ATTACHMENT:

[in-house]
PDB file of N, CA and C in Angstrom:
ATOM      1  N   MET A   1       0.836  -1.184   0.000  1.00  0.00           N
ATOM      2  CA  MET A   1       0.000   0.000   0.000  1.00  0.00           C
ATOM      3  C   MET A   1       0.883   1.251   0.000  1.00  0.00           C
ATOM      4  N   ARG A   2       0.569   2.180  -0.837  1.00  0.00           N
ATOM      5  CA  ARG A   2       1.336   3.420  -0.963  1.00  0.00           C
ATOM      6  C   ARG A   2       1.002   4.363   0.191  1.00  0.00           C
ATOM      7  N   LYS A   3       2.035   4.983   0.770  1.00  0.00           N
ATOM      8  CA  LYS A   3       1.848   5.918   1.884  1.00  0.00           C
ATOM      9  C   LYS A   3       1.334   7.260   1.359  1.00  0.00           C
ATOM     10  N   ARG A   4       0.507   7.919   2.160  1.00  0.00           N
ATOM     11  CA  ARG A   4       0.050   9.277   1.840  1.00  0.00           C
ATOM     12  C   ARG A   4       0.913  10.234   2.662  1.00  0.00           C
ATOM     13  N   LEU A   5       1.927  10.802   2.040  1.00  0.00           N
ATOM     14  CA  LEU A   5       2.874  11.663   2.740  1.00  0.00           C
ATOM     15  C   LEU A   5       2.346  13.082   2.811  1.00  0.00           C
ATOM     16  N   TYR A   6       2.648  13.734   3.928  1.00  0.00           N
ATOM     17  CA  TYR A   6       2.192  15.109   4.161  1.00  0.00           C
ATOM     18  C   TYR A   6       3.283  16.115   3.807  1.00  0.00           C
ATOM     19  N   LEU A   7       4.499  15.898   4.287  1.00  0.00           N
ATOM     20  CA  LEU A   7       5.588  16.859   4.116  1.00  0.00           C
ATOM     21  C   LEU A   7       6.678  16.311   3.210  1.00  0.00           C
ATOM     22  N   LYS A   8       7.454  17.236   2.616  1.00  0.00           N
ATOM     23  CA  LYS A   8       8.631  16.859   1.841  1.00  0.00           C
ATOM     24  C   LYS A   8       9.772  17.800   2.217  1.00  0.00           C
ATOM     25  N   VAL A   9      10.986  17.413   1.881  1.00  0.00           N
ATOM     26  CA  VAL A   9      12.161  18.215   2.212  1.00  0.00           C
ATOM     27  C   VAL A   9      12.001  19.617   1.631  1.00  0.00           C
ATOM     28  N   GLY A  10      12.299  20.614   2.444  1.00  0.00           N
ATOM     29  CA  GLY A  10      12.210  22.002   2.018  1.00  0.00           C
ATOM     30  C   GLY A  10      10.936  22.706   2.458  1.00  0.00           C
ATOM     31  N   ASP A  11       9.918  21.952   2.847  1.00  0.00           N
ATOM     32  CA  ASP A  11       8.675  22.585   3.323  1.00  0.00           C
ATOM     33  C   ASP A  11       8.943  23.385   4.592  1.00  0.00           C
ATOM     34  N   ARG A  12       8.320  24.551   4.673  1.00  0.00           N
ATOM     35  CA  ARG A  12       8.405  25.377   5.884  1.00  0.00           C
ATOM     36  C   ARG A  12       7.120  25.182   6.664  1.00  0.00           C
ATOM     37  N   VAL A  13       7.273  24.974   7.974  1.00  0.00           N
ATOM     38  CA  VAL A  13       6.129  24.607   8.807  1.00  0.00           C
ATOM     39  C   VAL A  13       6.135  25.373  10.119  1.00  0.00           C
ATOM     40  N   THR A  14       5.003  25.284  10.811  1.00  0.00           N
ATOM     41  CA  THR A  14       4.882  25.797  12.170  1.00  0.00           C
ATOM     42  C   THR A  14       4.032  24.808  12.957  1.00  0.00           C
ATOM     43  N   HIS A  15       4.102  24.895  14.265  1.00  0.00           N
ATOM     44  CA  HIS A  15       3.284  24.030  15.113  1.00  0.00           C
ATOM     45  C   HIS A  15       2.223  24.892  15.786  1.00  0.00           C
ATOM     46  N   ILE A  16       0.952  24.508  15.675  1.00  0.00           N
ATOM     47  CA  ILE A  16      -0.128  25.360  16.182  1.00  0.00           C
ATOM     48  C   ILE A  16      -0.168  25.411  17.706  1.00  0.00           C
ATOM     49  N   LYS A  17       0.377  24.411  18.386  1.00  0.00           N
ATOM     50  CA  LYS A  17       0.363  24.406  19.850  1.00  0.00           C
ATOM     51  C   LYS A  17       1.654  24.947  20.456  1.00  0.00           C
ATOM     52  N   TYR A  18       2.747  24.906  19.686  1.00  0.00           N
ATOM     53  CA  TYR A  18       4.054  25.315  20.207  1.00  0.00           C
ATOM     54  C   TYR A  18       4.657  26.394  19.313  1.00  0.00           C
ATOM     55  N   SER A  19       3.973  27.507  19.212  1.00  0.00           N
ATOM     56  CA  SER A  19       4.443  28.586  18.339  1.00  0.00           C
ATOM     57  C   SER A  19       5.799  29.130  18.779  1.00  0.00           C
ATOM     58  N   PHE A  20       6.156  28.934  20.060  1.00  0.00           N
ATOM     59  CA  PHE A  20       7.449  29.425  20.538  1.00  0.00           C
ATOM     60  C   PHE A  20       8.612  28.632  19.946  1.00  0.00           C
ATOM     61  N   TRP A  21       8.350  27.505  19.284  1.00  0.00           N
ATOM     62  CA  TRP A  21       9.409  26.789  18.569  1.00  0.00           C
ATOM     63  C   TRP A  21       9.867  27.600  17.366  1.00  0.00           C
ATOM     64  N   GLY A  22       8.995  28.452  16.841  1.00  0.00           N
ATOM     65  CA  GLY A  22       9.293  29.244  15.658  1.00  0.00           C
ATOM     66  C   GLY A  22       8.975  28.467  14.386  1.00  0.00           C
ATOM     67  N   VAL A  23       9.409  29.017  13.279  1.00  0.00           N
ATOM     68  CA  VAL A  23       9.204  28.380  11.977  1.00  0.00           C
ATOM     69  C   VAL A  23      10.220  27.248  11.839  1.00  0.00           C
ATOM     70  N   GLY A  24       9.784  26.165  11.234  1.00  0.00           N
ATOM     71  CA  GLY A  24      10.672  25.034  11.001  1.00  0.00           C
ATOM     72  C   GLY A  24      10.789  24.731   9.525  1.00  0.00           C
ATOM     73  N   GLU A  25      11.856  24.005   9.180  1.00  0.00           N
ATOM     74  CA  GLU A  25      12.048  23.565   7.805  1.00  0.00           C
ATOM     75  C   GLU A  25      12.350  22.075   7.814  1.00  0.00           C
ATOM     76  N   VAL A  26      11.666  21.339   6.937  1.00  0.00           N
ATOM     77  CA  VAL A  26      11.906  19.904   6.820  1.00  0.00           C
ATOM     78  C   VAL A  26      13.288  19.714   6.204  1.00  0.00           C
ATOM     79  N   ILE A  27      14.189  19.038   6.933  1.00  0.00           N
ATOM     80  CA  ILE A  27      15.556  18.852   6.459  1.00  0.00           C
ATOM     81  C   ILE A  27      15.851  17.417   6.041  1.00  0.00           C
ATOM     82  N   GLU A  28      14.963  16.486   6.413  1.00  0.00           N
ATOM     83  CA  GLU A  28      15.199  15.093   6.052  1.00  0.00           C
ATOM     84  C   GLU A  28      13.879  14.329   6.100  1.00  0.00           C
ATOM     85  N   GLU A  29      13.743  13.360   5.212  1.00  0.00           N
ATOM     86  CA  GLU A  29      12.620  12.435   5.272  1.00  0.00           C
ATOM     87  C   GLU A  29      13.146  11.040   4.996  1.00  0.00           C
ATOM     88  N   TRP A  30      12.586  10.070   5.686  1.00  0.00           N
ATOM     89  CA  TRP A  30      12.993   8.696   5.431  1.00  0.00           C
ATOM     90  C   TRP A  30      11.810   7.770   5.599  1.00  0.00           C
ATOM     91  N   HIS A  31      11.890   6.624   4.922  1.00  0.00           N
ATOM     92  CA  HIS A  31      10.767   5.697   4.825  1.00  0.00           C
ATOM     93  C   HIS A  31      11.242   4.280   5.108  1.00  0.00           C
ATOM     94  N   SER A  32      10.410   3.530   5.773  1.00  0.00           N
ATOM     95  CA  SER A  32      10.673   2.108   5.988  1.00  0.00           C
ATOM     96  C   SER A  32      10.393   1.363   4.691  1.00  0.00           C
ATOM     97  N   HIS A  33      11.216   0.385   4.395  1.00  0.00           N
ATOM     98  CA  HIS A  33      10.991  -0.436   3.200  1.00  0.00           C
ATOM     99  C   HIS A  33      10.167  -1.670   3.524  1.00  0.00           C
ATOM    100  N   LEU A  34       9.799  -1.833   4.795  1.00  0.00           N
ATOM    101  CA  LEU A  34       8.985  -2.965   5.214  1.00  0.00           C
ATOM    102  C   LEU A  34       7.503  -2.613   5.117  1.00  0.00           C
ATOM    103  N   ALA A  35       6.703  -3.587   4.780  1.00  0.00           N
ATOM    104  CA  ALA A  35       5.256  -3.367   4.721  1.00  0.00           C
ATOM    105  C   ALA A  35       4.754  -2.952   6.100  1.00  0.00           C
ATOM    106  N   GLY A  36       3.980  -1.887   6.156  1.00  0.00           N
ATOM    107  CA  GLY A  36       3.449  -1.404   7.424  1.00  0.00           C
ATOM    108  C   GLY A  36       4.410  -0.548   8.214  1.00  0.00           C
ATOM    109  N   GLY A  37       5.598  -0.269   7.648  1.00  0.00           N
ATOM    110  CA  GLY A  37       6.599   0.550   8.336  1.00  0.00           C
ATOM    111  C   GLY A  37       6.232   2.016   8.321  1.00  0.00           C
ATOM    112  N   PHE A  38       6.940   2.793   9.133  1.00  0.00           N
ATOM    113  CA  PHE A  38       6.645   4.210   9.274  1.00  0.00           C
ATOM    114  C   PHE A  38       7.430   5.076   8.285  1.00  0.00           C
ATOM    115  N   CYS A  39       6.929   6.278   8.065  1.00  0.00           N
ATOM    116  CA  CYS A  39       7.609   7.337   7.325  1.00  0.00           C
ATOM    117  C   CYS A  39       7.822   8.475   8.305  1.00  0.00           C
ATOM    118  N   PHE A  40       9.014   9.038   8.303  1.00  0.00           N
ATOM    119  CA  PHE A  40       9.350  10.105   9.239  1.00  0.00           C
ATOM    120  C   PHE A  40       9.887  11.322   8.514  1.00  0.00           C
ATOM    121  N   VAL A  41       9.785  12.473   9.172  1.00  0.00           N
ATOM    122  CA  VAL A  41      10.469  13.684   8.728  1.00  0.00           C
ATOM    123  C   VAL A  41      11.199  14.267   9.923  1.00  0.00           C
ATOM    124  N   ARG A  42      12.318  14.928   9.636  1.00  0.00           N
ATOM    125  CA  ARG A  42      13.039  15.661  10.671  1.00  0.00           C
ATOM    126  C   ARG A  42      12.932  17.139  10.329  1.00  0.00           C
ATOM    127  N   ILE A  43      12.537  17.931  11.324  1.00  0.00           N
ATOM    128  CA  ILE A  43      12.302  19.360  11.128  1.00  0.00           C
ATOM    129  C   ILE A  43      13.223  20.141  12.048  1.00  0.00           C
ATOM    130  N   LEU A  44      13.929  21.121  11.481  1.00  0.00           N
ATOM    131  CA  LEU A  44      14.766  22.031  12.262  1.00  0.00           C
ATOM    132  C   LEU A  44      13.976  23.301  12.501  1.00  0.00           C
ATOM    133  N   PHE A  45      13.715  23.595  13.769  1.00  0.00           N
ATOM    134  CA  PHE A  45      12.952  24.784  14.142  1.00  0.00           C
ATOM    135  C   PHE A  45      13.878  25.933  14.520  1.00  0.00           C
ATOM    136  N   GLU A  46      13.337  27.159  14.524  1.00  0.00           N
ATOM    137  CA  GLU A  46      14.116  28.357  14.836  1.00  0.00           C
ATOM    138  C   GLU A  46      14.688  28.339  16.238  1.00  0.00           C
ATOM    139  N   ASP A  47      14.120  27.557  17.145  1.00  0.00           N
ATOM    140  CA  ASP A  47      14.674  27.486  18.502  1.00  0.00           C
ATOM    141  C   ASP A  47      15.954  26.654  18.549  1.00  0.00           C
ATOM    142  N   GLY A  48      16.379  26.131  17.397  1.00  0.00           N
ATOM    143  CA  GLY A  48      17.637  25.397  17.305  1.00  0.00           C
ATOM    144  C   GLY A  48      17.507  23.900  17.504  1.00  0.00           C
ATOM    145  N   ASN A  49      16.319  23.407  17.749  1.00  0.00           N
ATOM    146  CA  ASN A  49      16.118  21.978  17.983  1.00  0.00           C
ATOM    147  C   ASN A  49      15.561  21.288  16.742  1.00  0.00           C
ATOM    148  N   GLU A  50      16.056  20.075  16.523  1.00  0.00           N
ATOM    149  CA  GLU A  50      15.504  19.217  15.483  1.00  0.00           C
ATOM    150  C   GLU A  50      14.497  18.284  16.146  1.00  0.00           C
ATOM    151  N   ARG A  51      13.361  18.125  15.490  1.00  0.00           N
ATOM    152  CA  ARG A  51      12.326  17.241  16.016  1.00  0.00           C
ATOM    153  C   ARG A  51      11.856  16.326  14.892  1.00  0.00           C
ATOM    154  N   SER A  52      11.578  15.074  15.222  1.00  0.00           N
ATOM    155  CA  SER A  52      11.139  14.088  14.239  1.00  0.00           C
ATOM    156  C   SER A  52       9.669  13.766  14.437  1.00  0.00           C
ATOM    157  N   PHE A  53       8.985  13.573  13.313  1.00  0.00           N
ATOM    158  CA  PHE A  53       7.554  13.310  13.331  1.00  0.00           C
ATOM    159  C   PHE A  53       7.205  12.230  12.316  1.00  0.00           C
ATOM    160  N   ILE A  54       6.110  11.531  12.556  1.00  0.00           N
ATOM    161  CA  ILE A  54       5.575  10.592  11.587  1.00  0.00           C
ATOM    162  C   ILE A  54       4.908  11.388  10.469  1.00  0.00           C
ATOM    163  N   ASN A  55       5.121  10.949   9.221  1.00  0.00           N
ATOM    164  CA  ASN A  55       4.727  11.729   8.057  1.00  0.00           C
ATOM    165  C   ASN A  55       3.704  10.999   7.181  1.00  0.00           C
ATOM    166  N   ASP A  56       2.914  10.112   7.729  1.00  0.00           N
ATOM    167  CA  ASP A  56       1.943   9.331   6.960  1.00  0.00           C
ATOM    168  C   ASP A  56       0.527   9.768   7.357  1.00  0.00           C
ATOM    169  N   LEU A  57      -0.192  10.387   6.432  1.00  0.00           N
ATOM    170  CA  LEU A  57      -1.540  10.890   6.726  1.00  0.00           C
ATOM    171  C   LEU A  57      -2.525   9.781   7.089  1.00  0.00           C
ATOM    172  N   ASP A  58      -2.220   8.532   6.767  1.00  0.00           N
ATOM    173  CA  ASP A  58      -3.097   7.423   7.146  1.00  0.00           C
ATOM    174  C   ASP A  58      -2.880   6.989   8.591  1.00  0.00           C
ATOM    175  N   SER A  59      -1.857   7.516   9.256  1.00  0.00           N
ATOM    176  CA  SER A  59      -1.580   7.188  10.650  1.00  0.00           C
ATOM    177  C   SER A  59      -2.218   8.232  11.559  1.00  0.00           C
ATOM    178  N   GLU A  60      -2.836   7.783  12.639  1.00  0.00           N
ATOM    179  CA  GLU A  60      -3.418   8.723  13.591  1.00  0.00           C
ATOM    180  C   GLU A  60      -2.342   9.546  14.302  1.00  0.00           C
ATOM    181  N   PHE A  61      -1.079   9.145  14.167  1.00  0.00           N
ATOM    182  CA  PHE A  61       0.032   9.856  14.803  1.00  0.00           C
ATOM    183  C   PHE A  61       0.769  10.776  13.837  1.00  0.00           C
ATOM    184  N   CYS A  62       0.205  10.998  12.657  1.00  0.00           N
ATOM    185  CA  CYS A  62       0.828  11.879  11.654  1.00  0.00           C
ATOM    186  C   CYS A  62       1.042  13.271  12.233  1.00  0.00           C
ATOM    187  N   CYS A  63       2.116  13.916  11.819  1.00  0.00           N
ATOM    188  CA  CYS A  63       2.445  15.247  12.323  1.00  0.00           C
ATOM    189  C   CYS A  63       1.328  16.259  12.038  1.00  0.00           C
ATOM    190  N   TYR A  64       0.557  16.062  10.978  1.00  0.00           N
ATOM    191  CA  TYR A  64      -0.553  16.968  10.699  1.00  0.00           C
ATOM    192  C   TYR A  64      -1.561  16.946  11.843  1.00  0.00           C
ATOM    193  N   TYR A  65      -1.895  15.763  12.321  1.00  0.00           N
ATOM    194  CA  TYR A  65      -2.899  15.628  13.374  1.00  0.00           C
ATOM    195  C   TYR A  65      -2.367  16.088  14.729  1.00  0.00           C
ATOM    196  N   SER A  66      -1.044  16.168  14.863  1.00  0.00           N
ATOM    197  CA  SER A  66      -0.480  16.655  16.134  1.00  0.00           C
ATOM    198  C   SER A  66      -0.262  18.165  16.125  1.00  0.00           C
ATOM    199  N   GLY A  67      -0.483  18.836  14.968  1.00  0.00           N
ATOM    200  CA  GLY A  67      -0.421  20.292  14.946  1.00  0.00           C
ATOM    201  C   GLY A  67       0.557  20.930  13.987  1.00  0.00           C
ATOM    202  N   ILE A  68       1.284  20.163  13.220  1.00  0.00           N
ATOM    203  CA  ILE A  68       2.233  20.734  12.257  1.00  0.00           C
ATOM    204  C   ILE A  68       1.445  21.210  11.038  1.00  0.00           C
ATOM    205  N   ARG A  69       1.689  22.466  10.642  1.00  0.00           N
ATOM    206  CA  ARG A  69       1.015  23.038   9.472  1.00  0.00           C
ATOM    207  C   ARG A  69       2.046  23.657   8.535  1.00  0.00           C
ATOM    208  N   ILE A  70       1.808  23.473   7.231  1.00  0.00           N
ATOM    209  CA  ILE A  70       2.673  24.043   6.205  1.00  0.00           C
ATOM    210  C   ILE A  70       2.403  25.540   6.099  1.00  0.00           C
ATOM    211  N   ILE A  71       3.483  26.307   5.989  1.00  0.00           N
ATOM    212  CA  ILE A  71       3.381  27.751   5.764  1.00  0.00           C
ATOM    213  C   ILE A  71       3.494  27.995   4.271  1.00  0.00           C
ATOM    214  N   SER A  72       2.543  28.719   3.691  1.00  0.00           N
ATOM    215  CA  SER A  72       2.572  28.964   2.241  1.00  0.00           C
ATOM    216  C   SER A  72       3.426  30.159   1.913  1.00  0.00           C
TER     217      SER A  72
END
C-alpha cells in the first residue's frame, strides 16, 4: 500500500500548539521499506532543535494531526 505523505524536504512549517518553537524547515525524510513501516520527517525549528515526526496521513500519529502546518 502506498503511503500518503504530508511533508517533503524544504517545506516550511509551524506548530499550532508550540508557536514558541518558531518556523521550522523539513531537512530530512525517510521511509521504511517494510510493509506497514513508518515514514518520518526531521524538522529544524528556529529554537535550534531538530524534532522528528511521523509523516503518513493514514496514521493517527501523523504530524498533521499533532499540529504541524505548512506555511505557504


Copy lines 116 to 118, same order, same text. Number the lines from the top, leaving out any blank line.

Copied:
ATOM    114  C   PHE A  38       7.430   5.076   8.285  1.00  0.00           C
ATOM    115  N   CYS A  39       6.929   6.278   8.065  1.00  0.00           N
ATOM    116  CA  CYS A  39       7.609   7.337   7.325  1.00  0.00           C